The way to study the effects of this is to try it out. And just how many people do you think the transit system would have to absorb? Even if 1,000,000 people drive into the congestion zone daily, only a fraction of them are going to be willing to change their habits because of a congestion fee. Some might take transit, some might come at a different time, some might not make a trip at all – and at least the smarter ones would be thrilled that they can have a faster, more punctual trip.

    • Judge says:

      There are plenty of examples of gateless tolling around…

    • Andrew says:

      There’s some room on F trains. There’s plenty of room on M and R trains. There’s room on trains (and room for more trains) outside the peak of the peak. There’s room on the LIRR (at least if the LIRR changes its loading guidelines to allow standees within city limits, which I think is quite reasonable, and in any event the LIRR will be getting a new Manhattan terminal in a few years). And barring all of that, express buses are an option.

      Most people in this city who can’t walk to the subway get there by bus.

      The reason our streets are so congested with cars is that we’ve severely underpriced driving. The solution is to correct the price of driving, not to spend money that doesn’t exist elsewhere.

      And while parking is also underpriced, and the two issues are of course related, they are not the same. Raising parking taxes won’t have any impact on people driving through Manhattan or on people parking on the street or on people with parking placards.

      Open road tolling doesn’t create traffic nightmares on bridges. It does just the opposite through proper pricing, by encouraging people to drive only when they need to drive.

      The current system is bad for pretty much everybody. It’s bad for subway and bus riders, who don’t have enough funding to keep their transit system whole. It’s doubly bad for bus riders, who also have to sit through traffic jams. It’s bad for pedestrians and bicyclists, who have to cede so much public space to the private automobile and who get to breathe and listen to the resulting traffic. It’s bad for everybody who receives deliveries in the region, since trucks get stuck in traffic, increasing costs for all. And it’s bad for drivers, who have to sit in unpredictable traffic jams even when they’re in a rush to get somewhere – even if they’re willing to pay $100 to bypass a jam, they don’t have that option.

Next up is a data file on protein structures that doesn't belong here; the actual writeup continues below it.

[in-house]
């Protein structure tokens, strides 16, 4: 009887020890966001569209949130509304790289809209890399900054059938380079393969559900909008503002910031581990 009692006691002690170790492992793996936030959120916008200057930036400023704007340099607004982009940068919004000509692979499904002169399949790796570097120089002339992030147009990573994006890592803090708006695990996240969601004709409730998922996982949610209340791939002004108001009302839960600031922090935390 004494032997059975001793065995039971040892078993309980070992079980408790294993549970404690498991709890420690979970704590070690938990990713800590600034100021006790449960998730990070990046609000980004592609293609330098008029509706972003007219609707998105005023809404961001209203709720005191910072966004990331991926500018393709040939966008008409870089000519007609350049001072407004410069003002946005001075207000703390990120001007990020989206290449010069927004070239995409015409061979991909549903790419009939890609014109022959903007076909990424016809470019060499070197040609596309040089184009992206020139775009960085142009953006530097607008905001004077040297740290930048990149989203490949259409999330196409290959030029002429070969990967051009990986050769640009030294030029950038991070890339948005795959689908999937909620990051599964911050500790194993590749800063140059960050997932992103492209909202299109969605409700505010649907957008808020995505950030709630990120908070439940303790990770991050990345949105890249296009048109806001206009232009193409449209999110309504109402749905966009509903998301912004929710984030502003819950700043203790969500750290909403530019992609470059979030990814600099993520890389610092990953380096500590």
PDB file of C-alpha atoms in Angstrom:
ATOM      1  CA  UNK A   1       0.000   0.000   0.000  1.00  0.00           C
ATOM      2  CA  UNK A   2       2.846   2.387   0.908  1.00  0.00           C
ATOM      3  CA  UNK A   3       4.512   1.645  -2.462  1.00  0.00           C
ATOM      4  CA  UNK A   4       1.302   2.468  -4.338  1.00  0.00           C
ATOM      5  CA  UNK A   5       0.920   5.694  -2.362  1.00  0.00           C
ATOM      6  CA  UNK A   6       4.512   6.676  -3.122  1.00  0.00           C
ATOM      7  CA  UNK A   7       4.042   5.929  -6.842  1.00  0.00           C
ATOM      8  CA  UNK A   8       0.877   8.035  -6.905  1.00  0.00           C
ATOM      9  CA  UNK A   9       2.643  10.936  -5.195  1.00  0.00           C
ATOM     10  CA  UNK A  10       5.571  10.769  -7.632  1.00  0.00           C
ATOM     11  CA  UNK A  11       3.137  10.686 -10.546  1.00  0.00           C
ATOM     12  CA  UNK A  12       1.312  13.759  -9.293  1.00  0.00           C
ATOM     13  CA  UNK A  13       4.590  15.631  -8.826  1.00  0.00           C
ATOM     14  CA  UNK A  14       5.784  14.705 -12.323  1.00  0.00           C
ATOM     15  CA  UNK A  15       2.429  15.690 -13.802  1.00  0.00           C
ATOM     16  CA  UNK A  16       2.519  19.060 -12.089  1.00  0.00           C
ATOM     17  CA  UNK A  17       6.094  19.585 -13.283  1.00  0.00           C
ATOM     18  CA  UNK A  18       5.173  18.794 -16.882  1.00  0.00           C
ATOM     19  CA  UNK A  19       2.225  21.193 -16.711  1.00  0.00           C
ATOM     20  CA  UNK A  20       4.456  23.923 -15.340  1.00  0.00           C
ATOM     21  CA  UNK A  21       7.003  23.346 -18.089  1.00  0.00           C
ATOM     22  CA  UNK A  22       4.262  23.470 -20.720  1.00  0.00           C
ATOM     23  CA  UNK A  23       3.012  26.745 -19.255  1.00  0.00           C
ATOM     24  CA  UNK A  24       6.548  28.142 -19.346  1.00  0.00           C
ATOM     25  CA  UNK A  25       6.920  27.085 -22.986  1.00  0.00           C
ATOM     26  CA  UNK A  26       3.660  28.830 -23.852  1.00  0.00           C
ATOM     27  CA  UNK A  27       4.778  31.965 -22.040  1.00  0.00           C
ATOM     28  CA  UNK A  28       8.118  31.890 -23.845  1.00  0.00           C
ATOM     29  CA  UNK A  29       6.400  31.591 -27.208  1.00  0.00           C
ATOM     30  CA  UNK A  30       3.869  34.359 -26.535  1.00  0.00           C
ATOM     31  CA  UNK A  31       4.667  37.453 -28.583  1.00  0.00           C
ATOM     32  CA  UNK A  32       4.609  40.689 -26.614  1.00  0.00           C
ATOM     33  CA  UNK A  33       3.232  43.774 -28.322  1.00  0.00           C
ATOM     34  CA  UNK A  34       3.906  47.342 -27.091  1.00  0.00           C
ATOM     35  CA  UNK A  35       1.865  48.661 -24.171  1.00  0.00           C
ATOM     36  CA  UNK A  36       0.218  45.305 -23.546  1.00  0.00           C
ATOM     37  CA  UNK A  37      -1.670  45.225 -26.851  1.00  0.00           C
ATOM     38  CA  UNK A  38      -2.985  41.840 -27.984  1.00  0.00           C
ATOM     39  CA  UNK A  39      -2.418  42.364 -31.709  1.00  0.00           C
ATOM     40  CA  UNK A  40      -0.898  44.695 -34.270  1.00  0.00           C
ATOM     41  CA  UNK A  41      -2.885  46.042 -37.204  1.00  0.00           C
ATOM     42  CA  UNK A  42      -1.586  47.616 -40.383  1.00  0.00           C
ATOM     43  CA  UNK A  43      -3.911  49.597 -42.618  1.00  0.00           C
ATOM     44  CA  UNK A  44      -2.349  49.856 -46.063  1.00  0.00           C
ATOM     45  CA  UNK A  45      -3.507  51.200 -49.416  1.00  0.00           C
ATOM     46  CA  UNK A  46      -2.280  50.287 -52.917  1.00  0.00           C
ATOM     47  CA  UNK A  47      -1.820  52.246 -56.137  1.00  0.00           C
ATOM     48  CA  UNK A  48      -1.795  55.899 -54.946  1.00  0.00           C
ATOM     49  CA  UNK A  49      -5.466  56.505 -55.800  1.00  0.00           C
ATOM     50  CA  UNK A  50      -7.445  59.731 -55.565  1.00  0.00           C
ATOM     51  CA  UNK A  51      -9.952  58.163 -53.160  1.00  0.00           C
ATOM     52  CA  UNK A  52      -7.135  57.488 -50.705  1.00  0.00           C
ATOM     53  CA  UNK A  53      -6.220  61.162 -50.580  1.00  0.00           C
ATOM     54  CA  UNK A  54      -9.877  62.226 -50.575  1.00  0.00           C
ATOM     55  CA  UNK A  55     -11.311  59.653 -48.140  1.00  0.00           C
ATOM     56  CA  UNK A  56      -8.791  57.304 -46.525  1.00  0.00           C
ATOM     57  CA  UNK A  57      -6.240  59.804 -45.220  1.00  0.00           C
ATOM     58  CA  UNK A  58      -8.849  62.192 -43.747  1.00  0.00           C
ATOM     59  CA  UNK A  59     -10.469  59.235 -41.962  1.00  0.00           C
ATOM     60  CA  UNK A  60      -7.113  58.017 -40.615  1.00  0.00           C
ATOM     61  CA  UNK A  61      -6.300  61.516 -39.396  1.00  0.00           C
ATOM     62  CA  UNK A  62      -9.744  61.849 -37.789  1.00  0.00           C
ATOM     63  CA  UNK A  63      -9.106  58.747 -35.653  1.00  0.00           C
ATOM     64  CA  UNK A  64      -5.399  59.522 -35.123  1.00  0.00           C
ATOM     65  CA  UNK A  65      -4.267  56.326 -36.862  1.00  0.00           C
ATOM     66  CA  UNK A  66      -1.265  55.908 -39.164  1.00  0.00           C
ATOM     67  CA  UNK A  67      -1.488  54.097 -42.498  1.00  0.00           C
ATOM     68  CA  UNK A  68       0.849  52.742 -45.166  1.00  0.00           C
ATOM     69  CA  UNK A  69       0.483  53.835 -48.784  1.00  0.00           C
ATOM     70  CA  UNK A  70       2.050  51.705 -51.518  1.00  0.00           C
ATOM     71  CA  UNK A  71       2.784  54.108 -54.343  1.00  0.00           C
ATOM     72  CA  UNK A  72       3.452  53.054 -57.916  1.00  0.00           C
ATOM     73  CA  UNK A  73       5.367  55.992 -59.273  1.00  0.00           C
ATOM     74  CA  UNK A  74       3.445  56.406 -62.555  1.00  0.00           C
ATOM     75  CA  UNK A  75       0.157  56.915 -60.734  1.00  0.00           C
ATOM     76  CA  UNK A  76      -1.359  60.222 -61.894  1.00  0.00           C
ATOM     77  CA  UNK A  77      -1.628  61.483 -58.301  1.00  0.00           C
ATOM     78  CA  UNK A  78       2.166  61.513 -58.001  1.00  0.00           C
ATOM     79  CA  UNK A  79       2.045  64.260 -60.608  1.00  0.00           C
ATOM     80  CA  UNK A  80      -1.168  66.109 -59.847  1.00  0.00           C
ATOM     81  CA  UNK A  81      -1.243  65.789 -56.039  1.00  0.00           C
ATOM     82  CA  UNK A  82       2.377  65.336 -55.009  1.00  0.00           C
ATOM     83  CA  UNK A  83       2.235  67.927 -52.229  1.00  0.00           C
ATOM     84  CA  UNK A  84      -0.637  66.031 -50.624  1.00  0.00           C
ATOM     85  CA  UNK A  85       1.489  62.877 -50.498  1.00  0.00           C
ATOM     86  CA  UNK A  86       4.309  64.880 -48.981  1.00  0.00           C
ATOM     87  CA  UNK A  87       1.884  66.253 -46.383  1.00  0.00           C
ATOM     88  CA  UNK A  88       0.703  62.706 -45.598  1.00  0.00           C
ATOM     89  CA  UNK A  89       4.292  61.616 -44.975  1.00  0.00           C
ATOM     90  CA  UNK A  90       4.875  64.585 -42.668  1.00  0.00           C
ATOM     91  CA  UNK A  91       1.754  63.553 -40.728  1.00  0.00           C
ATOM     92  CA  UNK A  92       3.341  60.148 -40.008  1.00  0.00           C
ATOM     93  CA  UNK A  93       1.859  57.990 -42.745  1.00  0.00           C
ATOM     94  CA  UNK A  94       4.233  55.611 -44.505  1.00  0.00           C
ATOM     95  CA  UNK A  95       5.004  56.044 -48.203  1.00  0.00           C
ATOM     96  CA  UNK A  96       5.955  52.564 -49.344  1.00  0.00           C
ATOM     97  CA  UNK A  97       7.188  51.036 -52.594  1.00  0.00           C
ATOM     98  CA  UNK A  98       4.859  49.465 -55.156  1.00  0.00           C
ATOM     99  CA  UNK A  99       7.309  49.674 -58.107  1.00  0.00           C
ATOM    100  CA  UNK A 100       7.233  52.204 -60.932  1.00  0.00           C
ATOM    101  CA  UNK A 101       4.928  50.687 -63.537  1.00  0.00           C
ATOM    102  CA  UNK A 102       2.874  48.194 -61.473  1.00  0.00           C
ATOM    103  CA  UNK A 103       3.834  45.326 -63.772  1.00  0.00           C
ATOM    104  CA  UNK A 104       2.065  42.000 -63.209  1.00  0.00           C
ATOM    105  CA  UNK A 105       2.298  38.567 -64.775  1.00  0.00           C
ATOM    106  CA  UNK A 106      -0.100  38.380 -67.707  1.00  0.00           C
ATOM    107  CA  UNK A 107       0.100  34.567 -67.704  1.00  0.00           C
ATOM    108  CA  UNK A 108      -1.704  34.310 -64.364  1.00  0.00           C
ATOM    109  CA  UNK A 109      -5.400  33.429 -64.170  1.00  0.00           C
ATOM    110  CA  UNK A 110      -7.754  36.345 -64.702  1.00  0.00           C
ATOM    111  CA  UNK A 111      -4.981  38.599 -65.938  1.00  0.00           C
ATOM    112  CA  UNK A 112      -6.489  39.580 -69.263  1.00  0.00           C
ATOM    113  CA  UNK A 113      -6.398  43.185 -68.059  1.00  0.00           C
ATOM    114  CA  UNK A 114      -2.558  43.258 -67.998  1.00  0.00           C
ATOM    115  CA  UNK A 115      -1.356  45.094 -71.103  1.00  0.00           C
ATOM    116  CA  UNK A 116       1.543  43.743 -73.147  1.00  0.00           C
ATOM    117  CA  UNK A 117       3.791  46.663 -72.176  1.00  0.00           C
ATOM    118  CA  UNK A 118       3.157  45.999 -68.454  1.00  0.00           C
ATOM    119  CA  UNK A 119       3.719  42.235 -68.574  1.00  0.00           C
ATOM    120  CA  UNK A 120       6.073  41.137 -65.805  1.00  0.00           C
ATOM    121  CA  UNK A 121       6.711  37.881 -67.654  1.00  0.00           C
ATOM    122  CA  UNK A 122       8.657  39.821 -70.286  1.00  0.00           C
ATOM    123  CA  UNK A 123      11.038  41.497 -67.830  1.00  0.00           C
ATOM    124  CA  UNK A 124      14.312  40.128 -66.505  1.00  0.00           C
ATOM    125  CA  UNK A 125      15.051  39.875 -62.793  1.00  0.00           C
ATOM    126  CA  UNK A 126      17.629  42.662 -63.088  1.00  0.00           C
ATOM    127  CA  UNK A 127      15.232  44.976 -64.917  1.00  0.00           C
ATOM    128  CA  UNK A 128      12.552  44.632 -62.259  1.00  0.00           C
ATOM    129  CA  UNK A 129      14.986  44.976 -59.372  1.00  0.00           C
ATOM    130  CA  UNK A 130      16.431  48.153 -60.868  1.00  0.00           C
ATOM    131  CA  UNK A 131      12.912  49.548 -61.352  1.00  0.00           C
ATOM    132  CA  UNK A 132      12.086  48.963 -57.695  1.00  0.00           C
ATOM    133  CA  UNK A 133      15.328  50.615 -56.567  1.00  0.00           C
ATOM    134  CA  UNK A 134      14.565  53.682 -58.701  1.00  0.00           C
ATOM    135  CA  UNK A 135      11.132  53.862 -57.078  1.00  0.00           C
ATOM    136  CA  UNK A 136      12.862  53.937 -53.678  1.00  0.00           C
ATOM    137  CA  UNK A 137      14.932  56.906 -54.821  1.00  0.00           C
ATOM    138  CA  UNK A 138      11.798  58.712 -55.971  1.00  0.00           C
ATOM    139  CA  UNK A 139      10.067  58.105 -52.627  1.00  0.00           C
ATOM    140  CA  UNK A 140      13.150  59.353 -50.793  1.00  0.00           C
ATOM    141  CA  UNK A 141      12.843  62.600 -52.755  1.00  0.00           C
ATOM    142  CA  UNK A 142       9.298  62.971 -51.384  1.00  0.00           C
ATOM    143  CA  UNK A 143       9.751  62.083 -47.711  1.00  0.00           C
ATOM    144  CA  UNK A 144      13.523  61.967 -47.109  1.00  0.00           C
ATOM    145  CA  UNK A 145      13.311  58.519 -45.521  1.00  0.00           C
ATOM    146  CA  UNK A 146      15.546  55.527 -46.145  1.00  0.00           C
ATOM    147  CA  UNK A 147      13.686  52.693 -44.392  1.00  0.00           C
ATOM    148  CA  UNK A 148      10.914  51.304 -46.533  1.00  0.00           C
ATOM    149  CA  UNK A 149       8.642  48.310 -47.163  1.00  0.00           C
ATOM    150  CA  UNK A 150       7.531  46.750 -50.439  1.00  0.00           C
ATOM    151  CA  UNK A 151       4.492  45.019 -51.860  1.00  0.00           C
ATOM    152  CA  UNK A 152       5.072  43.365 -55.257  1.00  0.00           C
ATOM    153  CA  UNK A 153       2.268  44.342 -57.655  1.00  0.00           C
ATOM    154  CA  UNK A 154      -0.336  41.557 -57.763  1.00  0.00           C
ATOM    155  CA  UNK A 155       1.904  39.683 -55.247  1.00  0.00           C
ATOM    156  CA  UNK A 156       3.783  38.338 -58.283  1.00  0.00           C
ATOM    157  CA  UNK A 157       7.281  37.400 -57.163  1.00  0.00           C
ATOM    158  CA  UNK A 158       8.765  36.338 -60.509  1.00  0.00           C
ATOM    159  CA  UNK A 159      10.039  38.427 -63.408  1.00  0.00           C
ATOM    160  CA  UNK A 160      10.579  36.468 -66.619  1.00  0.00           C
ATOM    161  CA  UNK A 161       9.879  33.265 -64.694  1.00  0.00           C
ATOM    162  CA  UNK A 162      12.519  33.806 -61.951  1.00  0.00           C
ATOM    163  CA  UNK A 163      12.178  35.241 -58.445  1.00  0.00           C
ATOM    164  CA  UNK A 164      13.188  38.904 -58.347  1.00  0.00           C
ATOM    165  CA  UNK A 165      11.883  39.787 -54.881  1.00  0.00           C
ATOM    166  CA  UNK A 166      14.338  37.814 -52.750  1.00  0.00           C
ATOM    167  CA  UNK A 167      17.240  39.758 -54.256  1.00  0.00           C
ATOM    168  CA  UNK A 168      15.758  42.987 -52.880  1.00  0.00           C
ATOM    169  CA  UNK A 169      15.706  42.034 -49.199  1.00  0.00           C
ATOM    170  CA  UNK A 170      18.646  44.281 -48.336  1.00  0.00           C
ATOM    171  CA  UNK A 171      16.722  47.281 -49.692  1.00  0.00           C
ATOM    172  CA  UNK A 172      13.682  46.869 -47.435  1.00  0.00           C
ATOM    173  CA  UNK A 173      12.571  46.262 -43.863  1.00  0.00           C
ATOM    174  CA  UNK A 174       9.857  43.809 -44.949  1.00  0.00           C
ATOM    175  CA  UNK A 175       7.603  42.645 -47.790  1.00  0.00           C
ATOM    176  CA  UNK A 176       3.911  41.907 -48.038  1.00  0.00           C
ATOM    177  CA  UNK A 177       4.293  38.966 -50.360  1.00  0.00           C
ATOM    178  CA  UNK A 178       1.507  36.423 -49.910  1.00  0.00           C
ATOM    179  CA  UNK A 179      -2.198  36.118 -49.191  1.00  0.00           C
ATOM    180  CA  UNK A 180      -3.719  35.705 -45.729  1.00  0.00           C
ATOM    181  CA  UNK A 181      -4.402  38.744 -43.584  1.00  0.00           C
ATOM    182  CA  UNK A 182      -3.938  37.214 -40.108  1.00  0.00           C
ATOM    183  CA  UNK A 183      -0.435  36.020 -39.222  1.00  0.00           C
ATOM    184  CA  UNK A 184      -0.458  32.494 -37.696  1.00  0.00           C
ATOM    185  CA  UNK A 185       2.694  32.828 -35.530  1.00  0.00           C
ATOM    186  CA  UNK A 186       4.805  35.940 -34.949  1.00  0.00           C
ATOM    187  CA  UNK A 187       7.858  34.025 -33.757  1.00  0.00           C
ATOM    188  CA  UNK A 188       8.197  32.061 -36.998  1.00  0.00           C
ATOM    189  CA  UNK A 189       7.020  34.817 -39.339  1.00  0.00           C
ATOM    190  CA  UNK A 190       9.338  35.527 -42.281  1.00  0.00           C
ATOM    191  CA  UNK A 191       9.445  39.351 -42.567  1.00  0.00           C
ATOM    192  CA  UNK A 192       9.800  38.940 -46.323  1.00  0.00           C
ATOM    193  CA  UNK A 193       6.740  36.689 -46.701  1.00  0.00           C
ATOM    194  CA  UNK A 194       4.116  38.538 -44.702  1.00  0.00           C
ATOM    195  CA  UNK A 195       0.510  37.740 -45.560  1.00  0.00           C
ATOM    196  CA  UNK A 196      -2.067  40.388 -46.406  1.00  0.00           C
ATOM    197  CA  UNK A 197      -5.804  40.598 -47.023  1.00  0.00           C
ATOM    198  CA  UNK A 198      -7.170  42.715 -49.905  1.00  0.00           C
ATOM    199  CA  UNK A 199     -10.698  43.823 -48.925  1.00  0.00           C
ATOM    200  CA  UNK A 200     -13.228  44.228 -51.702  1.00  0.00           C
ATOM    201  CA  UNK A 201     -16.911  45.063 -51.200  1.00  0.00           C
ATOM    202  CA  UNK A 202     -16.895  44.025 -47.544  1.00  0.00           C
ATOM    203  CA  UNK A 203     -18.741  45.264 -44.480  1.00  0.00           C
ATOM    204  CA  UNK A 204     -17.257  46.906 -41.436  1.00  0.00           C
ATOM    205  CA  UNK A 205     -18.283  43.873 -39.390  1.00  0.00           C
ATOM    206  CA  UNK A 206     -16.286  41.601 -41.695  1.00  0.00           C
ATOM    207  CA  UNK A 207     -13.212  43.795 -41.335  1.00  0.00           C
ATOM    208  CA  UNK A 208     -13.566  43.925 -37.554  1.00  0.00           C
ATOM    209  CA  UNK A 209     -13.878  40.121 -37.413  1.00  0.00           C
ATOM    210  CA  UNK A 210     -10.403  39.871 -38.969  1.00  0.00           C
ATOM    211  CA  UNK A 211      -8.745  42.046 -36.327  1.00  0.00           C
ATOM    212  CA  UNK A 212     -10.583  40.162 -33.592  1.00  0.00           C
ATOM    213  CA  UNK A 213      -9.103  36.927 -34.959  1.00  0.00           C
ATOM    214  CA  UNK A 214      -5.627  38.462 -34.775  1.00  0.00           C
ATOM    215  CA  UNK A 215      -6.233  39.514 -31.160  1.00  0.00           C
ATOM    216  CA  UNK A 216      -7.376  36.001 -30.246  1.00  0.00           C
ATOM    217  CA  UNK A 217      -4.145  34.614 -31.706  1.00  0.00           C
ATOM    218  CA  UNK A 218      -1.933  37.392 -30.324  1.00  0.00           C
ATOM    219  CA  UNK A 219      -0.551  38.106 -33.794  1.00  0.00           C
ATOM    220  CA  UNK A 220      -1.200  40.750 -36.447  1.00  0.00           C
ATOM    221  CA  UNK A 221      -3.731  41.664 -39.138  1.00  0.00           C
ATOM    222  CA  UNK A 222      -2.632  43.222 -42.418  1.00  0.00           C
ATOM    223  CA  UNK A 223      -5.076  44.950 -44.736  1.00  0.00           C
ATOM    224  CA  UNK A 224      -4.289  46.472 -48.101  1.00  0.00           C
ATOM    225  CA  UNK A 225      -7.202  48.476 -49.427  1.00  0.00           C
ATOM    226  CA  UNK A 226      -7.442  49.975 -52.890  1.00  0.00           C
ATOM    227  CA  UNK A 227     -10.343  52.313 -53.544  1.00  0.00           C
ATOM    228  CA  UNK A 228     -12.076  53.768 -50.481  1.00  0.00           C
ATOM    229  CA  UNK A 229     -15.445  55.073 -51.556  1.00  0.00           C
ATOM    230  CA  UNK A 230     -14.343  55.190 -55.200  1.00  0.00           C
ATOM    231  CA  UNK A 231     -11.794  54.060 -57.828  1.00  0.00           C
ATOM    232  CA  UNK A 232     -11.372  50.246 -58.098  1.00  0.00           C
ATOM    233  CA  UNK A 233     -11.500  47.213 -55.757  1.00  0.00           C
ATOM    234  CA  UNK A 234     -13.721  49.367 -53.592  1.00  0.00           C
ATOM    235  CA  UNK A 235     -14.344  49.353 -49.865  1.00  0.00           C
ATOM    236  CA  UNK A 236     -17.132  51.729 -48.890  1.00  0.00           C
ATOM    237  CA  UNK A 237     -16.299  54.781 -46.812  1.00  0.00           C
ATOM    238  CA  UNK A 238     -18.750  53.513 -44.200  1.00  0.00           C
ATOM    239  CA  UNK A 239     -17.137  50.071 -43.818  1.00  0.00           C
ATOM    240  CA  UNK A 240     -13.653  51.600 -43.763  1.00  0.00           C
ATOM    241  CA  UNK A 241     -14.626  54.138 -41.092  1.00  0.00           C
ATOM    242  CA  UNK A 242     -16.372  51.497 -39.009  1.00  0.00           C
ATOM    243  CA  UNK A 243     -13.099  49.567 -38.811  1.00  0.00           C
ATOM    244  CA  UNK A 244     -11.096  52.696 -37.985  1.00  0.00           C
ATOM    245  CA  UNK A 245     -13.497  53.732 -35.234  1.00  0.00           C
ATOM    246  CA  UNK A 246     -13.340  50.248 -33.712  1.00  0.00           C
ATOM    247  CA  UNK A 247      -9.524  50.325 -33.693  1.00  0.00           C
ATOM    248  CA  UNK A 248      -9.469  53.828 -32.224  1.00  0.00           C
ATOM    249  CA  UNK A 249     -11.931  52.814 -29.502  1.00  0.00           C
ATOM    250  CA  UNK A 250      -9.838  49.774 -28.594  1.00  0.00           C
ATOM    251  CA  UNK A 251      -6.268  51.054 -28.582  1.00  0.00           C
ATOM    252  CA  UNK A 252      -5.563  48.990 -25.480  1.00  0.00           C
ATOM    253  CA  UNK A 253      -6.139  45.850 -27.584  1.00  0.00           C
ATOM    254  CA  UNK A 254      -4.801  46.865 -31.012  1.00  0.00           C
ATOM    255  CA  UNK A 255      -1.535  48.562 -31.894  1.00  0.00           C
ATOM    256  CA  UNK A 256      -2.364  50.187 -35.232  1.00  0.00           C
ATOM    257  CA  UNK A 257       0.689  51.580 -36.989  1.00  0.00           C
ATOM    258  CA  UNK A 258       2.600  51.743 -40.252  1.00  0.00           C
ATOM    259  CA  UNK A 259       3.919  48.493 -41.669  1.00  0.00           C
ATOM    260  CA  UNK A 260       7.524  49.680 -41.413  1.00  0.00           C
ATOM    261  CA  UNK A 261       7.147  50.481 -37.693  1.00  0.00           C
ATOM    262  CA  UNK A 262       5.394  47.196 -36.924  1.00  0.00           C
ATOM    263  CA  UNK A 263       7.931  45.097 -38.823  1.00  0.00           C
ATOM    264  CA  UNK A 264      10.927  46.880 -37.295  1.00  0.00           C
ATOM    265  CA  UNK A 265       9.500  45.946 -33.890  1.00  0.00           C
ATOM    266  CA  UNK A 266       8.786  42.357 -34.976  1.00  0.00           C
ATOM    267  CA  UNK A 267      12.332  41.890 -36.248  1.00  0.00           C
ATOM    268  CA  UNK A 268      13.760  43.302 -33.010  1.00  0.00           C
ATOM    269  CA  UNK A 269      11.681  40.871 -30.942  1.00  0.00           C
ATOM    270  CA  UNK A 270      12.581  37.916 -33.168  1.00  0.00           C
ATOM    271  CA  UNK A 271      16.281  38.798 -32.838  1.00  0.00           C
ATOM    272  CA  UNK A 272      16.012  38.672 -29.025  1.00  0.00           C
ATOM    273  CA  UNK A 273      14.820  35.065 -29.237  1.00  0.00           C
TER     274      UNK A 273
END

The only people who benefit from the current system are drivers who value their time minimally and parking garage operators.

    • ajedrez says:

      Two words: Express buses.

      Chances are that if they can afford to pay the costs of driving into Manhattan, and the LIRR/subway are at capacity (by the way, nothing says they have to drive to the LIRR), the MTA can run some additional express service (say, the QM11 or a new route) to absorb those riders.

      • Andrew says:

        I’m generally not a fan of express buses, since, by their nature, they’re very costly per rider. But I wouldn’t be opposed to a few targeted express bus routes if projections show that the subway wouldn’t be able to accommodate everyone diverted by congestion pricing.

        • ajedrez says:

          Well, if done right, they can keep their costs down. Their nature is to have heavily peaked service, which brings costs up. However, if a peak/off-peak fare were implemented, that could help with some of that peakiness.

          Also, I think the MTA could boost their usage if they advertised them more. There are a whole bunch of rail options in Forest Hills (the E, F, M, R, and LIRR) that the buses probably go unnoticed and get low ridership. However, if the people knew that they could have a more reliable trip, they might take it rather than the subway (a bus coming every 30 minutes vs. a train every 10-12 minutes may not seem like a good option, but if you know the schedule of the 30 minute bus, you might be better off depending on the bus). This is especially true on the weekends and when there’s GOs.

  6. Chris says: